Today Pete Wells finds hope for the future of red sauce joints in his Times review of Don Angie, the Italian-American West Village newcomer that’s backed by the Quality Italian team. Wells has been a reliable fan of everything Rich Torrisi and Mario Carbone have done for the genre at their restaurants Carbone and Parm, so it’s high praise when he says that duo has “passed the torch” to chefs Angie Rito and Scott Tacinelli at Don Angie.
He particularly marvels at the garganelli, which solves one of his greatest gripes with Italian-American food:
Pasta and meatballs are always served together, but they remain stubbornly separate. Ms. Rito and Mr. Tacinelli have found a way out of this conundrum by crushing meatballs into a tomato-guanciale ragù. It’s not quite as simple as I’ve made it sound, but you don’t know that when you’re eating it; you just think you’re magically eating meatballs and pasta at the same time.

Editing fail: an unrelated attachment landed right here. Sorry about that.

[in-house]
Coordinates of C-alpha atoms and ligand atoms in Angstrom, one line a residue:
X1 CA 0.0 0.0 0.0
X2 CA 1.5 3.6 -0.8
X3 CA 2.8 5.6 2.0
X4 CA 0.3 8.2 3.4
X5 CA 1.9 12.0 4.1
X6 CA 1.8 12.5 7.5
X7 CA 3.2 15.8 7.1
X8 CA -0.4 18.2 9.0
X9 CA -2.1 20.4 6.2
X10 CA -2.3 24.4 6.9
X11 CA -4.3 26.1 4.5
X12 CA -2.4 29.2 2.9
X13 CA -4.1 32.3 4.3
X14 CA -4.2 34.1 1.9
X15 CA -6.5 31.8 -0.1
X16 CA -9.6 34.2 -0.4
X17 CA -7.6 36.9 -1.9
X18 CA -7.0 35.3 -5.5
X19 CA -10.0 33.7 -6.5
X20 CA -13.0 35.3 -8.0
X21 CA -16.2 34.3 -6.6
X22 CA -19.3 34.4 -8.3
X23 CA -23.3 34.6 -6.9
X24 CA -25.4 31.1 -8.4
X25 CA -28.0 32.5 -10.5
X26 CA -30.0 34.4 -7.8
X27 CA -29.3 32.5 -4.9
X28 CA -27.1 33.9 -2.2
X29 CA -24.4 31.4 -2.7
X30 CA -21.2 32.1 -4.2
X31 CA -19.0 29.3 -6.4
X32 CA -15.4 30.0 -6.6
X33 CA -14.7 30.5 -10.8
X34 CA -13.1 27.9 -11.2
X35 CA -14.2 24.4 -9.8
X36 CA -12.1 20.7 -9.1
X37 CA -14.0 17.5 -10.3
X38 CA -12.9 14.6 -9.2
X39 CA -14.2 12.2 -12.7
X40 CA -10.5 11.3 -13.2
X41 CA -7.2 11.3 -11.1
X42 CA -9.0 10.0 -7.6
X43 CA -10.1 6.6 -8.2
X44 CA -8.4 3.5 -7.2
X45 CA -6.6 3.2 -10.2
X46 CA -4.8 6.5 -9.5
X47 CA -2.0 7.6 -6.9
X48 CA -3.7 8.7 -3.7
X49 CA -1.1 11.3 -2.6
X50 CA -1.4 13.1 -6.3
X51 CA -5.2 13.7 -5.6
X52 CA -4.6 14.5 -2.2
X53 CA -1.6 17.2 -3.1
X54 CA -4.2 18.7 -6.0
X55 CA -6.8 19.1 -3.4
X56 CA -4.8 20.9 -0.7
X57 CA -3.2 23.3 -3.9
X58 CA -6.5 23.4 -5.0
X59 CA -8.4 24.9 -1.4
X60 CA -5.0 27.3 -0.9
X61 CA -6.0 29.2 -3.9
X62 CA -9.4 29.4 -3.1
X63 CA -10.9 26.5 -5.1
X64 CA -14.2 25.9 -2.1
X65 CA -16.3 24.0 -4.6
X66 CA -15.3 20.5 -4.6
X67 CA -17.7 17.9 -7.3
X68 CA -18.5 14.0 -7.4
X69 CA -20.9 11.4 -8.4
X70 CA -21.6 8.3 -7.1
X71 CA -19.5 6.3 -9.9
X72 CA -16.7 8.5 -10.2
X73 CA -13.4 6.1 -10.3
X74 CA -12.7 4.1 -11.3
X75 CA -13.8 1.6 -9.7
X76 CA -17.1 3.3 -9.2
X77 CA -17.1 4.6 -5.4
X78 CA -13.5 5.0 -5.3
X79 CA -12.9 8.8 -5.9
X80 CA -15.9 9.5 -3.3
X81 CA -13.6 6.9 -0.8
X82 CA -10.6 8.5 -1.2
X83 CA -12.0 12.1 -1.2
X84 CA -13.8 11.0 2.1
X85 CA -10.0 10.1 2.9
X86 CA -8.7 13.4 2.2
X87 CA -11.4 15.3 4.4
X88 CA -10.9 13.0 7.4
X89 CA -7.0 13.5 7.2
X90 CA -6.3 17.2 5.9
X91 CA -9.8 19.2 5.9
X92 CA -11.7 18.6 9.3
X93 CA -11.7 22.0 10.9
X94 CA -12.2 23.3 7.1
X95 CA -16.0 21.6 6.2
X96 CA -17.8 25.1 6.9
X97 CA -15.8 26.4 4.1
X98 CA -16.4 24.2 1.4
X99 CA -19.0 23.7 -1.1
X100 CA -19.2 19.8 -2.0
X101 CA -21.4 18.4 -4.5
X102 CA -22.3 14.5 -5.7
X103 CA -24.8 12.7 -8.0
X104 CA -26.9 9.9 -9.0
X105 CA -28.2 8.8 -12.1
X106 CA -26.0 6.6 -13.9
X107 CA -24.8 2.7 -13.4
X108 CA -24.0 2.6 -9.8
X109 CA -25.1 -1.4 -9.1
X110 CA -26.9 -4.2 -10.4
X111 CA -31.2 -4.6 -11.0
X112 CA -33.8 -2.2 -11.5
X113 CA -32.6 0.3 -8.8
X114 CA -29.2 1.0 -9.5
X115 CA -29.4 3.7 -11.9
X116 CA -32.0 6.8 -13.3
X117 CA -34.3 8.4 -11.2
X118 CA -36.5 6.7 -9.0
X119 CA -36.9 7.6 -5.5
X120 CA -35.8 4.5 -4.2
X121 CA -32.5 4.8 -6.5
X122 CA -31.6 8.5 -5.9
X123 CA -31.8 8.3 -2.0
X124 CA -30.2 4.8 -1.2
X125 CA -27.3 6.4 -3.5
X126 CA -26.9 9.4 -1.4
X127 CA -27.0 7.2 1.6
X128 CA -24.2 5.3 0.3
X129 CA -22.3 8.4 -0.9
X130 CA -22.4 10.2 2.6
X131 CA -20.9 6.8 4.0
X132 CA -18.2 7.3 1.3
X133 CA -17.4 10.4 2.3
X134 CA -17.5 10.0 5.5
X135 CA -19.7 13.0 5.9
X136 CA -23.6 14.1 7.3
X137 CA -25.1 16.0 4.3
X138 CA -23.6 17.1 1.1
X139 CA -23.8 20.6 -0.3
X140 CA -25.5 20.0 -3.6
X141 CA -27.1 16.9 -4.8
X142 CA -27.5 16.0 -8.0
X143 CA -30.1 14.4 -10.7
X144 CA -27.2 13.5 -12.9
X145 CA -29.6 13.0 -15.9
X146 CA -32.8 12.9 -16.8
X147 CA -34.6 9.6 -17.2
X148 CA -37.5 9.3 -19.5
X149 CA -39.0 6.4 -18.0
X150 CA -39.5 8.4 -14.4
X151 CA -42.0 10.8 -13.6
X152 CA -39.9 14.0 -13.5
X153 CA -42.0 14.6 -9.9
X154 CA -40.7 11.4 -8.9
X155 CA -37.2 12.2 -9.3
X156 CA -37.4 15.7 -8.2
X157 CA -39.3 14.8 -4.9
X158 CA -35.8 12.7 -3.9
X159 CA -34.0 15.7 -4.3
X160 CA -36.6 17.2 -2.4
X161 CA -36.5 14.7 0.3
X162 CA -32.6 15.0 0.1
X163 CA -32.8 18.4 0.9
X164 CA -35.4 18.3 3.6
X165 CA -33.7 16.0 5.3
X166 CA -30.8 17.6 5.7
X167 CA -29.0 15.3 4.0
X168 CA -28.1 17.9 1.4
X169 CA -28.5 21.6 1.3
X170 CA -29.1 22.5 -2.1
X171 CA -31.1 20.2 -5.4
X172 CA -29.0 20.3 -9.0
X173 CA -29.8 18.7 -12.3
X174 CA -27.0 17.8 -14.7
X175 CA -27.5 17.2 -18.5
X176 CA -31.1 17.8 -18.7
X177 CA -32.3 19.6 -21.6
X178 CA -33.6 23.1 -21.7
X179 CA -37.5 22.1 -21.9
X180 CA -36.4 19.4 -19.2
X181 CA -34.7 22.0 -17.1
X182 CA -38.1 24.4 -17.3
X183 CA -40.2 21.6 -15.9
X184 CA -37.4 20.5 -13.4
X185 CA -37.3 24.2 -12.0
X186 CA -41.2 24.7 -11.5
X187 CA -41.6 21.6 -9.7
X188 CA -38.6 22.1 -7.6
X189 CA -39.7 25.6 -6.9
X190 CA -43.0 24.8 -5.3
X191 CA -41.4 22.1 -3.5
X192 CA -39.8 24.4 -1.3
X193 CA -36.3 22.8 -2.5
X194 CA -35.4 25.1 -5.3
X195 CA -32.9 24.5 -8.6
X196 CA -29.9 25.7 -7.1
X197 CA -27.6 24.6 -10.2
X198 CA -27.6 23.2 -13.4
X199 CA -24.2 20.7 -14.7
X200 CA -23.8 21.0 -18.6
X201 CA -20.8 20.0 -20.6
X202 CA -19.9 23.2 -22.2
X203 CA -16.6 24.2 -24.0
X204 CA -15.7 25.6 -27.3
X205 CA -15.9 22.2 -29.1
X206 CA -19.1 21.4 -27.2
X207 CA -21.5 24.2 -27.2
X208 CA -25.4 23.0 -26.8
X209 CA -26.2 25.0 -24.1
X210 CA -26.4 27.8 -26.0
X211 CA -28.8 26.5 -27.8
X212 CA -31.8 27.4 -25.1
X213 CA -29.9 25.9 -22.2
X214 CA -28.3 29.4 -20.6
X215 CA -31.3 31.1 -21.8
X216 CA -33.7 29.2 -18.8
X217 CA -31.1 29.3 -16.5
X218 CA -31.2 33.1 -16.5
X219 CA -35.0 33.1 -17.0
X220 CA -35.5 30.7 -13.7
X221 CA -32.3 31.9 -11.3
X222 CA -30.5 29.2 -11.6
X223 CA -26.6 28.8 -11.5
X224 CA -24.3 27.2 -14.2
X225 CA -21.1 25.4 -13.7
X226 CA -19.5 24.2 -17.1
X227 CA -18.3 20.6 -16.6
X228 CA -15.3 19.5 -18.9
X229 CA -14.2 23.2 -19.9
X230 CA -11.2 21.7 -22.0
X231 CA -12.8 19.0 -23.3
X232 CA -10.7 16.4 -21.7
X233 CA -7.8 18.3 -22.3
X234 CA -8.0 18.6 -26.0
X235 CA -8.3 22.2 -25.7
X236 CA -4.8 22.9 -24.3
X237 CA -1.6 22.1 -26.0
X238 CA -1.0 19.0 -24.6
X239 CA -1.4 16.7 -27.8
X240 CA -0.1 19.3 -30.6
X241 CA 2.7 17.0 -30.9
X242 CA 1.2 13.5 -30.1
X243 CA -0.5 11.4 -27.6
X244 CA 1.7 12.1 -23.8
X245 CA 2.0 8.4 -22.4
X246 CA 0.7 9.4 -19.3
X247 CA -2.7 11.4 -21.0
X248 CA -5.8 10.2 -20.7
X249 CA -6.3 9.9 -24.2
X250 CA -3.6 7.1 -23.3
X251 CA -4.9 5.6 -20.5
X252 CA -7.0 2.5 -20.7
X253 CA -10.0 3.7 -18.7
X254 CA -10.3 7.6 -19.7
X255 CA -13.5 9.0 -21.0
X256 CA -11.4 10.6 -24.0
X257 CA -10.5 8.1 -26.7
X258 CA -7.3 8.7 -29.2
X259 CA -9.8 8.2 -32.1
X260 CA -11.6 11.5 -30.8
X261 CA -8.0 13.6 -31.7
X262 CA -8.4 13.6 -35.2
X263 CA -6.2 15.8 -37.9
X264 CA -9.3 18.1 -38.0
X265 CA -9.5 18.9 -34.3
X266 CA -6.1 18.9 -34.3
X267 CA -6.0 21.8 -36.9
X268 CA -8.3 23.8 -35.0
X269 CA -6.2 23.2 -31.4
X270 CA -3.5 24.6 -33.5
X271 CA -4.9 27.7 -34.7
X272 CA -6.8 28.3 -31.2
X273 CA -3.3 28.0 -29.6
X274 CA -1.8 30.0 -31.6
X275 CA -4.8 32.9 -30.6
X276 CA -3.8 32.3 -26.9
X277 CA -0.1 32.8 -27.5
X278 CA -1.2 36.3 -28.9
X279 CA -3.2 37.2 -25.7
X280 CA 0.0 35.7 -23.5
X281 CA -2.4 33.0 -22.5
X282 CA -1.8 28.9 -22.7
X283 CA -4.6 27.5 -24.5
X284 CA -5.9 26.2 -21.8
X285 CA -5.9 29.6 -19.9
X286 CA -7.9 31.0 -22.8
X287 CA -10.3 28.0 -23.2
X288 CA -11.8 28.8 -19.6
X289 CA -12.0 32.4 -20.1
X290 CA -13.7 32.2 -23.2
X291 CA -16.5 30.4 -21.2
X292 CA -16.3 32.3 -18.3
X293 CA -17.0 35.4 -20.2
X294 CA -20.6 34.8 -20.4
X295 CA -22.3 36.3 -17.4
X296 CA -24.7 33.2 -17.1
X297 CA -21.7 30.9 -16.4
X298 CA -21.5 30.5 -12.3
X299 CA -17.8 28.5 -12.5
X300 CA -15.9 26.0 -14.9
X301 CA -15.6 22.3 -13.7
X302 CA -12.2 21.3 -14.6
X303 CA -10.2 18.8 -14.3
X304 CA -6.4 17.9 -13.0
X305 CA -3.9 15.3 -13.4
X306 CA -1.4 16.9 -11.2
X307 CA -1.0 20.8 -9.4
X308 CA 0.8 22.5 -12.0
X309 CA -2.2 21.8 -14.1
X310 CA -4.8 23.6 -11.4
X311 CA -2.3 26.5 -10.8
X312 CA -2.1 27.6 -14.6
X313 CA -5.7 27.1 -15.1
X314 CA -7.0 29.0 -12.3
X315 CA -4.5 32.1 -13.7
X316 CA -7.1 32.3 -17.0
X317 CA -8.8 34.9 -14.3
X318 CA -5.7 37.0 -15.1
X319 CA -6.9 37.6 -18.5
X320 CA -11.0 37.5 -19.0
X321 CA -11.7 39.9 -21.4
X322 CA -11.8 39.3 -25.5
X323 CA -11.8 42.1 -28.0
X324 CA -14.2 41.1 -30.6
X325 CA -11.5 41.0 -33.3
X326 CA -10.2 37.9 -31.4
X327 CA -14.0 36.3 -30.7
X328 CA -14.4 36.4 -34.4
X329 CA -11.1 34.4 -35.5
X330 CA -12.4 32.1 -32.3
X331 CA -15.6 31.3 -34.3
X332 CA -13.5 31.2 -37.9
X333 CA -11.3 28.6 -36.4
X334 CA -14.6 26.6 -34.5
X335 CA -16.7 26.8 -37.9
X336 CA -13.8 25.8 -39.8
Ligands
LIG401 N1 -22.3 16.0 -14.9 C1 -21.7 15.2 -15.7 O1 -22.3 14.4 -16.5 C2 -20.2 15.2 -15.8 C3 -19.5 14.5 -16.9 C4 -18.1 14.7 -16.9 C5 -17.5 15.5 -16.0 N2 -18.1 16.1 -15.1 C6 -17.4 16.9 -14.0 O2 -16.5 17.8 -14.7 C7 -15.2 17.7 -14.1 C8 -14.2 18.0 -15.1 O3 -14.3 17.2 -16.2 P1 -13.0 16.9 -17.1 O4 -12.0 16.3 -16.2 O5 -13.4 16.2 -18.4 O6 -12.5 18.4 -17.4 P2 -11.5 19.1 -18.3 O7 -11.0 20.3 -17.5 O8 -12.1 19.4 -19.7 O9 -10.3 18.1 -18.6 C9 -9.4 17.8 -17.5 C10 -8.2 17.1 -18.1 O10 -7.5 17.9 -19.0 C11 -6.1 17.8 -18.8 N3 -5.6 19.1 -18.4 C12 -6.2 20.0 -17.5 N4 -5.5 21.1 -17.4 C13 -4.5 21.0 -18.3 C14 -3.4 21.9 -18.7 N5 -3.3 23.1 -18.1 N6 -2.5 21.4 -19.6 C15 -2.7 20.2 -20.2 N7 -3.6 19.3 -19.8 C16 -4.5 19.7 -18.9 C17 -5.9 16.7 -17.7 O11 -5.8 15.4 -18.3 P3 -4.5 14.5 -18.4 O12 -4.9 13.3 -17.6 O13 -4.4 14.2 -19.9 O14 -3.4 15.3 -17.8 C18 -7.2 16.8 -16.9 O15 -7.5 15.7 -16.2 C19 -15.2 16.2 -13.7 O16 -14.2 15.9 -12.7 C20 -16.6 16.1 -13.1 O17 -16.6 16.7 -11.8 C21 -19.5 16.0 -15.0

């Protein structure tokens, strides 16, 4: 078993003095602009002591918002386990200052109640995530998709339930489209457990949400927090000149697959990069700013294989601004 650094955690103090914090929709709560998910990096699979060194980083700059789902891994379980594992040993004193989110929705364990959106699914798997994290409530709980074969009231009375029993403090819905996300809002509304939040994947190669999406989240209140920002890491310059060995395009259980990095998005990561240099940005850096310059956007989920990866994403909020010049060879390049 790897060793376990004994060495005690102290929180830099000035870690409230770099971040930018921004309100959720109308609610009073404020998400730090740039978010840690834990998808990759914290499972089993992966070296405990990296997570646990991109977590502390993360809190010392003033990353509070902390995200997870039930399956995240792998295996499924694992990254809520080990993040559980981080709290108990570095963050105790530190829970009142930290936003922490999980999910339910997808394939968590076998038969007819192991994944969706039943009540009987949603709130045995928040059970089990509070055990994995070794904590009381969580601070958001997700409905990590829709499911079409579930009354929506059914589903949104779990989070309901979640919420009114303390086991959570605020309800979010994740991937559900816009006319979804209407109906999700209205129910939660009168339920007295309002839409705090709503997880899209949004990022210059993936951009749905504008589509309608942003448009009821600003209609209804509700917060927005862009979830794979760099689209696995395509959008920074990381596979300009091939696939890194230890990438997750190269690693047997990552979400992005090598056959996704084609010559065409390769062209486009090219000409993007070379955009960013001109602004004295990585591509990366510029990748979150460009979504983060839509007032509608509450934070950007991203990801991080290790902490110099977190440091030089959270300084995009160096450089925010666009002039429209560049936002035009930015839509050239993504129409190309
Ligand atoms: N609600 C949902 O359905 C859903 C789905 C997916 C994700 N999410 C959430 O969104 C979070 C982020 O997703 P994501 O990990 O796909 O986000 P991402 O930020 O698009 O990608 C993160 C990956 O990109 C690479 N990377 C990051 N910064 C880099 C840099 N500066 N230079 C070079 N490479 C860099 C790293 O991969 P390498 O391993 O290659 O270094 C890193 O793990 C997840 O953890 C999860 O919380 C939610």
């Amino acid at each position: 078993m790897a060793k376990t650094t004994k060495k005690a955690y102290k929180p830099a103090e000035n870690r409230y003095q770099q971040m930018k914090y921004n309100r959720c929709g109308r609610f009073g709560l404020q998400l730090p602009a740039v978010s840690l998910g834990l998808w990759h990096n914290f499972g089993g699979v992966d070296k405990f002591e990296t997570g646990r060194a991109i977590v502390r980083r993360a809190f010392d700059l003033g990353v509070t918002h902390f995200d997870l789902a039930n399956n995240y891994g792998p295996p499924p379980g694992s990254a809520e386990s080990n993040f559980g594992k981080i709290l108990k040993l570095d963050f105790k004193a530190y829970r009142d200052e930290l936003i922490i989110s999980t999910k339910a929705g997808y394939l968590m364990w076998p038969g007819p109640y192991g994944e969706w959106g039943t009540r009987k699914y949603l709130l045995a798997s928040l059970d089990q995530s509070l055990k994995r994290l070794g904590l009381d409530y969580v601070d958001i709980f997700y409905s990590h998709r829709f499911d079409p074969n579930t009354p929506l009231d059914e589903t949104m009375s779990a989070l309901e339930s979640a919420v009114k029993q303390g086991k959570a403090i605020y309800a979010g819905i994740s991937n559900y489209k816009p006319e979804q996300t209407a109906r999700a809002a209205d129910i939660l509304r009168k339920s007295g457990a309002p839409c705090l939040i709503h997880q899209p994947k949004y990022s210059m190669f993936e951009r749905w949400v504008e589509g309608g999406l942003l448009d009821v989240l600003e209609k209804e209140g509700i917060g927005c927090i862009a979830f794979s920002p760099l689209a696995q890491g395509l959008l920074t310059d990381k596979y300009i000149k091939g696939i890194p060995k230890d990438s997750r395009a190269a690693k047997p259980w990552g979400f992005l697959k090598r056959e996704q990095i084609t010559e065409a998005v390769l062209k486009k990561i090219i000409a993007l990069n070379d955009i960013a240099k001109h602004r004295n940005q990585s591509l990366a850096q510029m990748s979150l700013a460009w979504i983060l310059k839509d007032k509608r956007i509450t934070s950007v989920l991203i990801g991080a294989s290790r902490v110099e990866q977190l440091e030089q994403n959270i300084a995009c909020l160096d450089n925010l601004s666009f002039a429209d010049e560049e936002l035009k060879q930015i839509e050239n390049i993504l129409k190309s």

Wells notes that Rito and Tacinelli are good at trotting out Instagram bait and that they weave the flavors of Asia into Italian-American staples. Although he isn’t totally sold on the “abracadabra,” he says the food is still “creative in a more interesting and more consistently successful way than it was at Quality Italian.”
He calls the Rito-Tacinelli menu “more radical” than the Torrisi-Carbone style and specifically calls out the melon salad, veal cutlet, grilled fish, and mocha cake as favorites. Two stars.